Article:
If there is an area where the Covid-19 pandemic has shown we can succeed in multiple ways, it is education. All over the world, including in India, drastic steps were taken – schools, colleges and universities were shut down to fight the pandemic, and online learning became the order of the day.
India has 35 million students enrolled in higher education contributing to a small gross enrolment ratio (GER) of 26 per cent. China with a larger population has a much higher GER of 51.6 per cent. If we are to achieve the target of 50 per cent GER by 2035 as envisaged by the new National Education Policy (NEP) 2020, we have to give prominence to online learning. Besides, the NEP’s studied provision of multi-point entry-exits and credit banks will only be feasible if they are adequately facilitated for adoption in an online environment.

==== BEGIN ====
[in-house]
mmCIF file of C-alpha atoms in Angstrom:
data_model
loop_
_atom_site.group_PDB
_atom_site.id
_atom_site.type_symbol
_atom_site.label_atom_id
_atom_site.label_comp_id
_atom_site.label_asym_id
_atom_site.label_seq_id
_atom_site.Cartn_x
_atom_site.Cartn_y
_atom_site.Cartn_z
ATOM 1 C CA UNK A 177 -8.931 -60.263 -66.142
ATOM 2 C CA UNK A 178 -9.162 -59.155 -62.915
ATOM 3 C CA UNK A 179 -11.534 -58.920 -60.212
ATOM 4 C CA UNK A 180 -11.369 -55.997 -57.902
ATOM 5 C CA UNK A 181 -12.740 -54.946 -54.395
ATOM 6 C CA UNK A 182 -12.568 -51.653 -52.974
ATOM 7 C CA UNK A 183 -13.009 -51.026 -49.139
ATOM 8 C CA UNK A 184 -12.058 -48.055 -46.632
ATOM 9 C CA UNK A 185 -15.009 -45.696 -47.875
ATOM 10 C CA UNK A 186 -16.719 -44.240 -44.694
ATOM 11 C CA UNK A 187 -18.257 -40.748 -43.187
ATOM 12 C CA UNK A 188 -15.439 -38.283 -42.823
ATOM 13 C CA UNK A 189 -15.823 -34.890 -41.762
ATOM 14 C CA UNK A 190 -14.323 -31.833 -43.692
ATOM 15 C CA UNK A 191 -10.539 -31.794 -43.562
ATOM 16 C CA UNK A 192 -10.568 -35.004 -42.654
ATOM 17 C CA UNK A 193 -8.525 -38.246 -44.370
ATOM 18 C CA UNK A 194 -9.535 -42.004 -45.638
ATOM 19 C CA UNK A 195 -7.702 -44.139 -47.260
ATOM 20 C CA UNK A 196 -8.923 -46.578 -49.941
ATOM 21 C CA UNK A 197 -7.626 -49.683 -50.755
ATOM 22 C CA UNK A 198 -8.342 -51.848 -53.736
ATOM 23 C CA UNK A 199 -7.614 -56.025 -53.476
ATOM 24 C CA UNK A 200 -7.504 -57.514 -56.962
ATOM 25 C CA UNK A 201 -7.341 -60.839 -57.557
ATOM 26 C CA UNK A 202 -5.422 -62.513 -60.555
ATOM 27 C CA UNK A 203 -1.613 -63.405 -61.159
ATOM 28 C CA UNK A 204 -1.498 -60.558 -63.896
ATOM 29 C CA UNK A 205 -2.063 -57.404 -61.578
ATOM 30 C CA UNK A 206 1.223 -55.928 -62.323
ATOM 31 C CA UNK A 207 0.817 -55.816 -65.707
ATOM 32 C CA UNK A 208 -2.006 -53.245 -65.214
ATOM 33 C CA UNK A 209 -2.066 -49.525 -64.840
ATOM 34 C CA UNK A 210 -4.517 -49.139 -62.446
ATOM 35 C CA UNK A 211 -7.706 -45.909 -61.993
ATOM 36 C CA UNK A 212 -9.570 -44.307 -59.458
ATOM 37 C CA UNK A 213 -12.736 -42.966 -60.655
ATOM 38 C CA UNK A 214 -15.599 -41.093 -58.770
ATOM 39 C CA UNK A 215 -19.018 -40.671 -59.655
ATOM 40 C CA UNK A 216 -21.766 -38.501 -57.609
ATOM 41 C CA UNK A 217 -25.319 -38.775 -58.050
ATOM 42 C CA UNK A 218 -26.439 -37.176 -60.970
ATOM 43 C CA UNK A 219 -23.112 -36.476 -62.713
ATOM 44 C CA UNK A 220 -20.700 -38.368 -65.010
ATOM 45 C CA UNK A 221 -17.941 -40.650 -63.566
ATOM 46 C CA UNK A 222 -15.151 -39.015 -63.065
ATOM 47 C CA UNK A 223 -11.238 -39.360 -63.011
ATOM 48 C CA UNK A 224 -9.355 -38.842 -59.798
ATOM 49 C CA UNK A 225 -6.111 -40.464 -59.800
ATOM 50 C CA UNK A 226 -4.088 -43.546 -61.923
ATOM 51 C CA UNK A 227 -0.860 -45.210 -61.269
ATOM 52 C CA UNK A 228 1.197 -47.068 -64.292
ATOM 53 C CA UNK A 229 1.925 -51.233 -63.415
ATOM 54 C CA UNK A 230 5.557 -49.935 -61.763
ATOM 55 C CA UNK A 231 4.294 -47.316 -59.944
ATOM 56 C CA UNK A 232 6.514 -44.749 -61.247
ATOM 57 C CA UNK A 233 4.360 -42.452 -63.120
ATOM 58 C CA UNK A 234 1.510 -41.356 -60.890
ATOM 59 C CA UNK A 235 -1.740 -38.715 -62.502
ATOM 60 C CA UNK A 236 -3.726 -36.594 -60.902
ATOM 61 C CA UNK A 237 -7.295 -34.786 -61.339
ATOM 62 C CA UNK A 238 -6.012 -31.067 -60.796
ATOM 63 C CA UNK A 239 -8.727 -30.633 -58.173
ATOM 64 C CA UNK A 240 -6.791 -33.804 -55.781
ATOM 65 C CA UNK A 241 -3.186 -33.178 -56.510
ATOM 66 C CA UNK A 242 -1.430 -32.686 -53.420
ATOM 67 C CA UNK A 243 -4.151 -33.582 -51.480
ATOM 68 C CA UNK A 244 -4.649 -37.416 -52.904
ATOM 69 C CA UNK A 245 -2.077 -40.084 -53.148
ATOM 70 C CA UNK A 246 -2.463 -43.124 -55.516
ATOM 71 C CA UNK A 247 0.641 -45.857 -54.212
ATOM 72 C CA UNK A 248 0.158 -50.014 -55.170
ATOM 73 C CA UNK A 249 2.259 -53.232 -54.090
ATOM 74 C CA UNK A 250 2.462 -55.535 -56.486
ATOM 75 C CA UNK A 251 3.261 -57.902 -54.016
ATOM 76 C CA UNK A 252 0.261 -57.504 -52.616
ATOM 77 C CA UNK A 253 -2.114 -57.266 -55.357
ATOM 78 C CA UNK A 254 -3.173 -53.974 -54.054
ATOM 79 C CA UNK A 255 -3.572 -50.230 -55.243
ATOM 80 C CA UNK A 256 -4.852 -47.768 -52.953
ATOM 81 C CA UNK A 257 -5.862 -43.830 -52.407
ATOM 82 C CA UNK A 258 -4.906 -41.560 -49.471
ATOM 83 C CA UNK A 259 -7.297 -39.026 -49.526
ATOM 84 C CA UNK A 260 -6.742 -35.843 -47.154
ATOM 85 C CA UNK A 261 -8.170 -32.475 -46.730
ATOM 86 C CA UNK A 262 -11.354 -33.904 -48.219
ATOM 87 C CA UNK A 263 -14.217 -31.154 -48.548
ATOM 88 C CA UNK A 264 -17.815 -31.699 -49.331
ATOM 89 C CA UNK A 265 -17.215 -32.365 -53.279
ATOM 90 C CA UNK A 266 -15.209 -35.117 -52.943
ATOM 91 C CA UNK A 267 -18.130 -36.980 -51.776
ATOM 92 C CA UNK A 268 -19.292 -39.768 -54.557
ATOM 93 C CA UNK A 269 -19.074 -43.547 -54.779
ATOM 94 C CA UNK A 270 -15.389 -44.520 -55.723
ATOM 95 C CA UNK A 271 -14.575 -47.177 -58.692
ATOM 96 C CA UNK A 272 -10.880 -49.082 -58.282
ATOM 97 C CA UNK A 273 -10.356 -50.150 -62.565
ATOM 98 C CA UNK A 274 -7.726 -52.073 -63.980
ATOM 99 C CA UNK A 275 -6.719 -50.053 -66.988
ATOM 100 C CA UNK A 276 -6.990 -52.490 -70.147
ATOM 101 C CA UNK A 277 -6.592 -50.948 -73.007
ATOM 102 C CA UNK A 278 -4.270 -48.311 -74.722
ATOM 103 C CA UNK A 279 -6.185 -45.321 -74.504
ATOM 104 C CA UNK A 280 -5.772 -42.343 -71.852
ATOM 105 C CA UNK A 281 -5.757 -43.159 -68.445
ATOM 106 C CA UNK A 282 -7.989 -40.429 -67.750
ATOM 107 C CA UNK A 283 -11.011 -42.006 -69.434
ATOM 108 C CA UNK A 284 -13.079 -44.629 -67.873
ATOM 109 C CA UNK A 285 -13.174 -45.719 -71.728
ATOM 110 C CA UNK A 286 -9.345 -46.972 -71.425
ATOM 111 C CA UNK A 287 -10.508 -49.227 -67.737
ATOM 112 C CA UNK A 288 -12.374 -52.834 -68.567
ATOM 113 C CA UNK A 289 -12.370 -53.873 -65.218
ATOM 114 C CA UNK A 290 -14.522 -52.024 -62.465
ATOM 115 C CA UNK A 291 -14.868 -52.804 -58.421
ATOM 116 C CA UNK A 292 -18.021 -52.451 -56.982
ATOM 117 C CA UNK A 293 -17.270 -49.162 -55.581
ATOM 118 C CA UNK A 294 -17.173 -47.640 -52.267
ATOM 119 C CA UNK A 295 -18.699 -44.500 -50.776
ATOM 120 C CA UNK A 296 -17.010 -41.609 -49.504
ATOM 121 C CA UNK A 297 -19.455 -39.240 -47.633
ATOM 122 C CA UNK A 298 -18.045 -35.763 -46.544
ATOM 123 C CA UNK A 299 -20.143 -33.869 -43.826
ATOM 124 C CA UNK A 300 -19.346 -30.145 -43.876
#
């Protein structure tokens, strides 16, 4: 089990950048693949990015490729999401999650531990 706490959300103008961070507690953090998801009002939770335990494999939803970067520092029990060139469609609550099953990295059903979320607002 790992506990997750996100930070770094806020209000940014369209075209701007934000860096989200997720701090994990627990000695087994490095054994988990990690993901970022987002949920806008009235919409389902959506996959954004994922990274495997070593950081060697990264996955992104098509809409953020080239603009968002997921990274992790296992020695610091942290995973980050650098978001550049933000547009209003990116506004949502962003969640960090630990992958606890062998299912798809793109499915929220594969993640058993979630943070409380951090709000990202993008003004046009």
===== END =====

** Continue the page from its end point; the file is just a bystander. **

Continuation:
All subjects that do not require hands-on skills will go the online way. Others that require competency-based skills need a blend of both online and offline modes. In the early days of open and distance learning, about 85 per cent of the lectures were covered through material sent by post and the remaining through face-to-face lectures delivered at centres in the university’s jurisdiction. In the online learning system, if some lectures are also done face to face for some specific requirement, the mode is hybrid. Apart from the Indira Gandhi National Open University (IGNOU), all other open universities had to operate within the boundaries of their respective states. Gradually, with the strengthening of the information technology (IT) infrastructure, the postal method was supplanted by online teaching. Online examinations too are getting rapidly accepted because they are not only proving to be an effective tool for assessing a student’s knowledge quickly but also resolving issues like handling question papers, answer scripts, exam room scheduling, arranging invigilators, coordinating with examiners, etc.